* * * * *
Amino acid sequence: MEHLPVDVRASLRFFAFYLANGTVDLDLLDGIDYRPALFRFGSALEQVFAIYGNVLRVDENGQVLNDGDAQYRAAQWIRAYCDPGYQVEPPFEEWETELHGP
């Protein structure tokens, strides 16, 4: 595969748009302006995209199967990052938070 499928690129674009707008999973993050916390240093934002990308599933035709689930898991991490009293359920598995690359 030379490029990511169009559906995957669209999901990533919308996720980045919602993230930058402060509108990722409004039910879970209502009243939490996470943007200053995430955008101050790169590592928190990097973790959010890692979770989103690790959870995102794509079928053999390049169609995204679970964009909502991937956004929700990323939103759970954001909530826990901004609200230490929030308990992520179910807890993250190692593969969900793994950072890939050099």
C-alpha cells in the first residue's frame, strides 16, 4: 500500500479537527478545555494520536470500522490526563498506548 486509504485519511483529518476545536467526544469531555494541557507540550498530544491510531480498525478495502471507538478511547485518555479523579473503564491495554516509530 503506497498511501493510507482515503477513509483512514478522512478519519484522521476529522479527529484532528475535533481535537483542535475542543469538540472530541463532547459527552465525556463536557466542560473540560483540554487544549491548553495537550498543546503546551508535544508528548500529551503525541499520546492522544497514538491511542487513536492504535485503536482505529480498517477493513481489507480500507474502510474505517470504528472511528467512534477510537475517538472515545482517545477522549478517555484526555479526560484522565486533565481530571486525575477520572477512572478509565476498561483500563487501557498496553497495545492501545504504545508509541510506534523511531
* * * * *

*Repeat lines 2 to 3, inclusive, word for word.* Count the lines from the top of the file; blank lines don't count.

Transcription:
């Protein structure tokens, strides 16, 4: 595969748009302006995209199967990052938070 499928690129674009707008999973993050916390240093934002990308599933035709689930898991991490009293359920598995690359 030379490029990511169009559906995957669209999901990533919308996720980045919602993230930058402060509108990722409004039910879970209502009243939490996470943007200053995430955008101050790169590592928190990097973790959010890692979770989103690790959870995102794509079928053999390049169609995204679970964009909502991937956004929700990323939103759970954001909530826990901004609200230490929030308990992520179910807890993250190692593969969900793994950072890939050099």
C-alpha cells in the first residue's frame, strides 16, 4: 500500500479537527478545555494520536470500522490526563498506548 486509504485519511483529518476545536467526544469531555494541557507540550498530544491510531480498525478495502471507538478511547485518555479523579473503564491495554516509530 503506497498511501493510507482515503477513509483512514478522512478519519484522521476529522479527529484532528475535533481535537483542535475542543469538540472530541463532547459527552465525556463536557466542560473540560483540554487544549491548553495537550498543546503546551508535544508528548500529551503525541499520546492522544497514538491511542487513536492504535485503536482505529480498517477493513481489507480500507474502510474505517470504528472511528467512534477510537475517538472515545482517545477522549478517555484526555479526560484522565486533565481530571486525575477520572477512572478509565476498561483500563487501557498496553497495545492501545504504545508509541510506534523511531